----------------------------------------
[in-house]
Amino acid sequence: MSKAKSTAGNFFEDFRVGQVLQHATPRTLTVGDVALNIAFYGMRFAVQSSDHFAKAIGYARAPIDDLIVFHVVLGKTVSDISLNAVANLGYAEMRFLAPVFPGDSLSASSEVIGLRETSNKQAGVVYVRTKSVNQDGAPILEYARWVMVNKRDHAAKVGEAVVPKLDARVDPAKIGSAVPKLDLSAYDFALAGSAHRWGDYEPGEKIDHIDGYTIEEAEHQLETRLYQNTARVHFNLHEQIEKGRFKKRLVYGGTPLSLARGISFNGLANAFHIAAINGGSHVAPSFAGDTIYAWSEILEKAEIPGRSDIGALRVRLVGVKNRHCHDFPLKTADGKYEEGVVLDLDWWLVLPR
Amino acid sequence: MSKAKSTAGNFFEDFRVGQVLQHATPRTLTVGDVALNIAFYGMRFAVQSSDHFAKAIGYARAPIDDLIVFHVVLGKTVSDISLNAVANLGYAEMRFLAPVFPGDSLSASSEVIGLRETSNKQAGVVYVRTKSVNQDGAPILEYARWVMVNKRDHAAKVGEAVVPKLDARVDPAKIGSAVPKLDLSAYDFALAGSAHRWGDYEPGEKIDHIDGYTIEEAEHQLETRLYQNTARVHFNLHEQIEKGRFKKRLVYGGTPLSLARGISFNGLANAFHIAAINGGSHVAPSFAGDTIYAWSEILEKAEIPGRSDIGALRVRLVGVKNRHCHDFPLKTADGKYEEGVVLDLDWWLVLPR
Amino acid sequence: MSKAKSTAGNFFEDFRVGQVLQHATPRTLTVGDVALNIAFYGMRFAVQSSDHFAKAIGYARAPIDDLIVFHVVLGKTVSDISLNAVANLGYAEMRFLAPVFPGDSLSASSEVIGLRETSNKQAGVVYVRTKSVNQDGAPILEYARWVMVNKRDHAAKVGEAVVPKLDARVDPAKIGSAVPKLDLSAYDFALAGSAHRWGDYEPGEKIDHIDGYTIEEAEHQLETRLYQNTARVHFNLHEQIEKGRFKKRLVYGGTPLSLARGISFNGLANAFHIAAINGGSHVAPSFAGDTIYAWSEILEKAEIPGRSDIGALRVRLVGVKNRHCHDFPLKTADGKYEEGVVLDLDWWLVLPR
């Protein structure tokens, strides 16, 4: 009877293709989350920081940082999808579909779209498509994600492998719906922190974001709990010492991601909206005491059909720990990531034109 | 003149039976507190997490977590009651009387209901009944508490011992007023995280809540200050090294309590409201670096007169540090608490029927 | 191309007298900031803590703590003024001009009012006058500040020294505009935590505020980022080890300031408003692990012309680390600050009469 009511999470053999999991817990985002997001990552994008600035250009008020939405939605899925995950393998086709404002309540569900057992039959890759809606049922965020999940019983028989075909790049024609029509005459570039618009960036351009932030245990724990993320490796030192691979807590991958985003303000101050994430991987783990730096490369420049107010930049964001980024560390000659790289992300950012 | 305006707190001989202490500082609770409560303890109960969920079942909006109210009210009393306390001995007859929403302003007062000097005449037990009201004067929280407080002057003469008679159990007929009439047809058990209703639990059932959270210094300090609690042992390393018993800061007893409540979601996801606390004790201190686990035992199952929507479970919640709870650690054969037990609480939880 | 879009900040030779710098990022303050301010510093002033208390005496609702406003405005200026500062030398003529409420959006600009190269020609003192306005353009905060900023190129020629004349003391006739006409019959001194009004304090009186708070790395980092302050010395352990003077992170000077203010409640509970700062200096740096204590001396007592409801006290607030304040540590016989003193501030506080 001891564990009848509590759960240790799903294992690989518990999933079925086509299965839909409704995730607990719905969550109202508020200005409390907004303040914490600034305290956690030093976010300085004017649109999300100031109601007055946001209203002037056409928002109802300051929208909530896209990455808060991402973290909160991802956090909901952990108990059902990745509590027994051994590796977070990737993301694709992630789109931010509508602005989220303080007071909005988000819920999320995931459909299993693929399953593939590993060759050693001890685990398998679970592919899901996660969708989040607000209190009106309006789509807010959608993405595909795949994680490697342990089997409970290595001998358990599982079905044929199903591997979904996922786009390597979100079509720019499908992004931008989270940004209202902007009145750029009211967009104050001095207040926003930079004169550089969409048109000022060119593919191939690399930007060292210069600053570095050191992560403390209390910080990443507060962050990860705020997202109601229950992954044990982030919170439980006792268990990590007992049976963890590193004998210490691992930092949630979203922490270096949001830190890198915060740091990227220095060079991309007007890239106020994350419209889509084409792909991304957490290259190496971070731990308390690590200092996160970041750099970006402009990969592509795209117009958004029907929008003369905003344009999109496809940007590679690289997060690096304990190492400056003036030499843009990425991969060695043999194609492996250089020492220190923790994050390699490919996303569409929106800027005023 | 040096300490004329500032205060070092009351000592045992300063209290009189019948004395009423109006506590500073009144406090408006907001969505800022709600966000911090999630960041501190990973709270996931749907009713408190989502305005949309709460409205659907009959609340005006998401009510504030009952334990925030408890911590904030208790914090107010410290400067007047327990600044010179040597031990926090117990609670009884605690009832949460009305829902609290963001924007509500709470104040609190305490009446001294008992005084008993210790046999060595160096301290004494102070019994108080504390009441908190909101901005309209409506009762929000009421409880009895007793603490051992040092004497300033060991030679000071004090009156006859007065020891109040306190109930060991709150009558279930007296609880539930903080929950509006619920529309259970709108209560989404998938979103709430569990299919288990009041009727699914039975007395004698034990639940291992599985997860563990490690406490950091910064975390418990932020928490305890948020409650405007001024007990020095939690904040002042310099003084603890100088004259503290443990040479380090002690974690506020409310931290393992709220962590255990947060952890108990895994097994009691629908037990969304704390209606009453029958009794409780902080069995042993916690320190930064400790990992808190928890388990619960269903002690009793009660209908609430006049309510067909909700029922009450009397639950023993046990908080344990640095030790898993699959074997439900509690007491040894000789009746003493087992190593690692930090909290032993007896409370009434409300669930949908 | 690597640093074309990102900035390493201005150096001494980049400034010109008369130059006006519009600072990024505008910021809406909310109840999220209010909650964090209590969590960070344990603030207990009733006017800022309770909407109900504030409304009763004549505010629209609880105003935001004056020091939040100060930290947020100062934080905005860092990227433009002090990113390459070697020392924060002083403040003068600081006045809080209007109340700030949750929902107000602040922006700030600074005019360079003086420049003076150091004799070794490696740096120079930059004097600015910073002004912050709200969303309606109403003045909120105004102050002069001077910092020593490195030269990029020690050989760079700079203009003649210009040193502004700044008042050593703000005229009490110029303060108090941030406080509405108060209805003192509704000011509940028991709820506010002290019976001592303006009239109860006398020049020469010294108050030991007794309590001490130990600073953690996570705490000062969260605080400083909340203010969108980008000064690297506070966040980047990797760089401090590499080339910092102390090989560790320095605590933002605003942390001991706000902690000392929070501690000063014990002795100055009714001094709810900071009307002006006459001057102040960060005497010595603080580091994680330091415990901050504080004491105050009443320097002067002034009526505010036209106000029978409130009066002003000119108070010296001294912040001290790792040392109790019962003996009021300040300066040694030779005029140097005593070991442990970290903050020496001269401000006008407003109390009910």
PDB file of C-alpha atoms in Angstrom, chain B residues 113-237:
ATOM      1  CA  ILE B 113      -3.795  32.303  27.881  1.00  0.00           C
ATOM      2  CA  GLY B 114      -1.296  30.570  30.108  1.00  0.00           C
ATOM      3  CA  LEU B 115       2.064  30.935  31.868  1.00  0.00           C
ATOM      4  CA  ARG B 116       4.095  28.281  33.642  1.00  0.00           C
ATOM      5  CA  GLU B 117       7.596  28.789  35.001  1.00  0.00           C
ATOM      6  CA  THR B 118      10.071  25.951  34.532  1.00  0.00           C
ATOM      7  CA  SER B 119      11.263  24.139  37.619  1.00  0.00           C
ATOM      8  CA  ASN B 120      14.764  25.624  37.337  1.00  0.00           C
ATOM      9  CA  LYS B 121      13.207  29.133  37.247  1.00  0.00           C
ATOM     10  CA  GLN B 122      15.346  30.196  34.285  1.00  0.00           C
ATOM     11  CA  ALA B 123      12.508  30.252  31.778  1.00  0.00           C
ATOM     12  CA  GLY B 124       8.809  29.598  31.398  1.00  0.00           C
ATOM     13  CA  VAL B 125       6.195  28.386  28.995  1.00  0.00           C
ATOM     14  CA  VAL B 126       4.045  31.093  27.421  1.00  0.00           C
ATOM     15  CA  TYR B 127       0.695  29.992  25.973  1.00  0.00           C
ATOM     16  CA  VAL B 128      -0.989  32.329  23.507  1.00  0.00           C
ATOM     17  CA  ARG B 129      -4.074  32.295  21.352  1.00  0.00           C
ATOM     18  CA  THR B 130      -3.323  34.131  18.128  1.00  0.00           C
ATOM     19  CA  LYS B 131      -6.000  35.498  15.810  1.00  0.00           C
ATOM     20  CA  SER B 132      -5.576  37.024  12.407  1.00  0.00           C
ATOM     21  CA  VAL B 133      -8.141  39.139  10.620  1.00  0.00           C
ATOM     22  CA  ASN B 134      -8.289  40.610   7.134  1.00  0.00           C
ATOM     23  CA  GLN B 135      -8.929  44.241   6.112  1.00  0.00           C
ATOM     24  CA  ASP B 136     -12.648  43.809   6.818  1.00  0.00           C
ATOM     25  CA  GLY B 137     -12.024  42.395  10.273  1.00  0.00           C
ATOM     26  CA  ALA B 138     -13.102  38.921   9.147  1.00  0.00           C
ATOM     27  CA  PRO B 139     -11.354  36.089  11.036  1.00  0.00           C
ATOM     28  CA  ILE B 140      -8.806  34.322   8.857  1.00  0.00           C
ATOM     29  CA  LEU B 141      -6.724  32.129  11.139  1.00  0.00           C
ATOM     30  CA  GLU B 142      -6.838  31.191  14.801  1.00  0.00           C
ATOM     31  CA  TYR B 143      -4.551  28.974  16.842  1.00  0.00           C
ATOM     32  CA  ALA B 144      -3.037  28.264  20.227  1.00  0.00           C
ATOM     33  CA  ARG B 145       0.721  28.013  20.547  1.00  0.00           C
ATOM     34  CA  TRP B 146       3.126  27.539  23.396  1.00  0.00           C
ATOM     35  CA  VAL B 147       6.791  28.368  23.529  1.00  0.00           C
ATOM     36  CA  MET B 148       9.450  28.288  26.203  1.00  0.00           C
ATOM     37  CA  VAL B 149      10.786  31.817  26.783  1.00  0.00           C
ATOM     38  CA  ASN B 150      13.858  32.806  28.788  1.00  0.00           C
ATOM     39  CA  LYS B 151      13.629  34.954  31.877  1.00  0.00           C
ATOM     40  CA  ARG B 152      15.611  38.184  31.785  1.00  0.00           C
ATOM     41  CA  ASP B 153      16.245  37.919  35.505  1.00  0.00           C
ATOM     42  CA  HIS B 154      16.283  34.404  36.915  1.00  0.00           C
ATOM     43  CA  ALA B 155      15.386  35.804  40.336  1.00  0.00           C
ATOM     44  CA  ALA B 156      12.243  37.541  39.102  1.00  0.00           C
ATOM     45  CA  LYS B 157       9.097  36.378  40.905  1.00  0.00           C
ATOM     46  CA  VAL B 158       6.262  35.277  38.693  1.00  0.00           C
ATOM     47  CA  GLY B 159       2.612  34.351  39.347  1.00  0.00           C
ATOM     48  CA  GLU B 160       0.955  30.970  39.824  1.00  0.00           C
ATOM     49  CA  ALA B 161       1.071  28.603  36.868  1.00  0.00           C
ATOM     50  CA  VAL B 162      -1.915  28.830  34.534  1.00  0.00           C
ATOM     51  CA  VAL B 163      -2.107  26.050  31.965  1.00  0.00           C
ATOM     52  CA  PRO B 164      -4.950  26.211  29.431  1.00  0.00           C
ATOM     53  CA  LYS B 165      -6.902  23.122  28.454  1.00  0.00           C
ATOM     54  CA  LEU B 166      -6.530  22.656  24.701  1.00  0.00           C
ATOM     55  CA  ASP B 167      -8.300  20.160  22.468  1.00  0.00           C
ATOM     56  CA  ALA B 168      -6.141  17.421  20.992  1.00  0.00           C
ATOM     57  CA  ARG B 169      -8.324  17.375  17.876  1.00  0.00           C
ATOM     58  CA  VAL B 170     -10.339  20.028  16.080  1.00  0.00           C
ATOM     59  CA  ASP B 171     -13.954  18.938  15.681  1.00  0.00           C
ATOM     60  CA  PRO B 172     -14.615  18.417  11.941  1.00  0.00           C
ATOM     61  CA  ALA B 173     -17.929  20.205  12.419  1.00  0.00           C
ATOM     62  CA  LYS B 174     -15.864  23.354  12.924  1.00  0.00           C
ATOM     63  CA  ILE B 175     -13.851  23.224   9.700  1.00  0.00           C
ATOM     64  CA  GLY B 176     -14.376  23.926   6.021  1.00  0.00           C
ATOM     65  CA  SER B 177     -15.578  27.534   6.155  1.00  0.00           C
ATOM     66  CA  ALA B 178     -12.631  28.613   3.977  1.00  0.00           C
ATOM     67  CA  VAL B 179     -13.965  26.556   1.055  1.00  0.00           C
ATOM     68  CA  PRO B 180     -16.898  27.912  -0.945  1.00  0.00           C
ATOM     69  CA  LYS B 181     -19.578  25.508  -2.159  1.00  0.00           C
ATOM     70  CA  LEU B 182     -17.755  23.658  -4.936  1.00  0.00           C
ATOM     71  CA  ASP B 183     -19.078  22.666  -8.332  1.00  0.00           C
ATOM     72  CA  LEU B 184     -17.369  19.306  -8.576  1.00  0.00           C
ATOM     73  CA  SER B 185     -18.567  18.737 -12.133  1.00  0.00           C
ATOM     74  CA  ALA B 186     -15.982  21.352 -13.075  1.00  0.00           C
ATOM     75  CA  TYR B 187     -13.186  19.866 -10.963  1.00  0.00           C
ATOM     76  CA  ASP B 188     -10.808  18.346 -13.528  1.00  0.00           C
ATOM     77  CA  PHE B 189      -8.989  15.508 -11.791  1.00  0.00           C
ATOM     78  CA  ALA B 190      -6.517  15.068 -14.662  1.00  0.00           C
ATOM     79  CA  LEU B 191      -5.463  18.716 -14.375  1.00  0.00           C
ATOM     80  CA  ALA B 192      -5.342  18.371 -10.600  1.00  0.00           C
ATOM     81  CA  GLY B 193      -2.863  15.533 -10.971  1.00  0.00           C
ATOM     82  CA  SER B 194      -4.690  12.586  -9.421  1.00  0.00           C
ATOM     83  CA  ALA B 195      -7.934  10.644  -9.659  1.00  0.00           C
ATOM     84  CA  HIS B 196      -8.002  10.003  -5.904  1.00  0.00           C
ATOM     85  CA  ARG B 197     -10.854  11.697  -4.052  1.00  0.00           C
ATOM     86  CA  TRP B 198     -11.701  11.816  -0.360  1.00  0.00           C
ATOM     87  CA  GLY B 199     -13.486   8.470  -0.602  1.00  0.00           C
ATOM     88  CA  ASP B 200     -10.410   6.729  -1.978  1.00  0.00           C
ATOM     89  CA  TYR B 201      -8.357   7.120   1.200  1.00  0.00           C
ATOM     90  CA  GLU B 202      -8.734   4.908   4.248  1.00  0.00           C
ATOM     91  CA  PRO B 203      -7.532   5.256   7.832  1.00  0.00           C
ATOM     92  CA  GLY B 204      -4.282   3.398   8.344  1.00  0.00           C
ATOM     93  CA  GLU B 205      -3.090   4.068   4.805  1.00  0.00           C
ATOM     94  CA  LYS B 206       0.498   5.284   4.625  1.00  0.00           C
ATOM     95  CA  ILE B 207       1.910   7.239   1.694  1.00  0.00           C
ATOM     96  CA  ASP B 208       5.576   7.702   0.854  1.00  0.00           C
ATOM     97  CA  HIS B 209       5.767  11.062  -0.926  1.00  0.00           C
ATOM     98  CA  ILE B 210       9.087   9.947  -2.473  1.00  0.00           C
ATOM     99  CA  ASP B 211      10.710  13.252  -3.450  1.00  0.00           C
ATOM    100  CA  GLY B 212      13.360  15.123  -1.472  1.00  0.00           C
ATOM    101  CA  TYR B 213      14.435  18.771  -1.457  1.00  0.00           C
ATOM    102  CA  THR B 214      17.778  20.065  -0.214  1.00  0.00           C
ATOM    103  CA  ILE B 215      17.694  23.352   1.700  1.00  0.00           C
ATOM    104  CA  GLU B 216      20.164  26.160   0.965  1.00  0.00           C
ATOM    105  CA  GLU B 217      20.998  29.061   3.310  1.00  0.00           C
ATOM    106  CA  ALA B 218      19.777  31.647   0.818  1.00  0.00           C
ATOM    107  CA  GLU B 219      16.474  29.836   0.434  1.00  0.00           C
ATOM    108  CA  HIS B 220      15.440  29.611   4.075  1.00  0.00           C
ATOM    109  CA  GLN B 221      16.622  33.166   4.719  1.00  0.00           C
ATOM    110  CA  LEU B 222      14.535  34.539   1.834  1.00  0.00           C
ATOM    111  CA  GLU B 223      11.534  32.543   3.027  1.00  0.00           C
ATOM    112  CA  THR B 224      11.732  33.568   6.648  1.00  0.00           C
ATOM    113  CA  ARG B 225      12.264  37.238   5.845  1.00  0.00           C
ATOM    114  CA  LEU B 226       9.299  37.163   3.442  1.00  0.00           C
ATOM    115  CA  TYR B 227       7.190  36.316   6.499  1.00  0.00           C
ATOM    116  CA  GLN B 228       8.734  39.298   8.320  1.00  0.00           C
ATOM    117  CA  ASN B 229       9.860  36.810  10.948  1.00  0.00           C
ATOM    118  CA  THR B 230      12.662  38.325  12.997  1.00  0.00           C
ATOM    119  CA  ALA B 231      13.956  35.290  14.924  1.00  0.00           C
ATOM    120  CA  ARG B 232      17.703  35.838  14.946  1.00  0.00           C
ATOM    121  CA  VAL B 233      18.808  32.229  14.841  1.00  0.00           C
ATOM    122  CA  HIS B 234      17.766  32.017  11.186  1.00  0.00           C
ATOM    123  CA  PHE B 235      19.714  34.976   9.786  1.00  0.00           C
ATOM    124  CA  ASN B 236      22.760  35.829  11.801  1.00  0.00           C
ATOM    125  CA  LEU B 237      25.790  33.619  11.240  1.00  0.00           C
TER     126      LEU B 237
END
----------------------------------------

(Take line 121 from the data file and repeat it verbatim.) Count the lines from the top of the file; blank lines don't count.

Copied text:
ATOM    115  CA  TYR B 227       7.190  36.316   6.499  1.00  0.00           C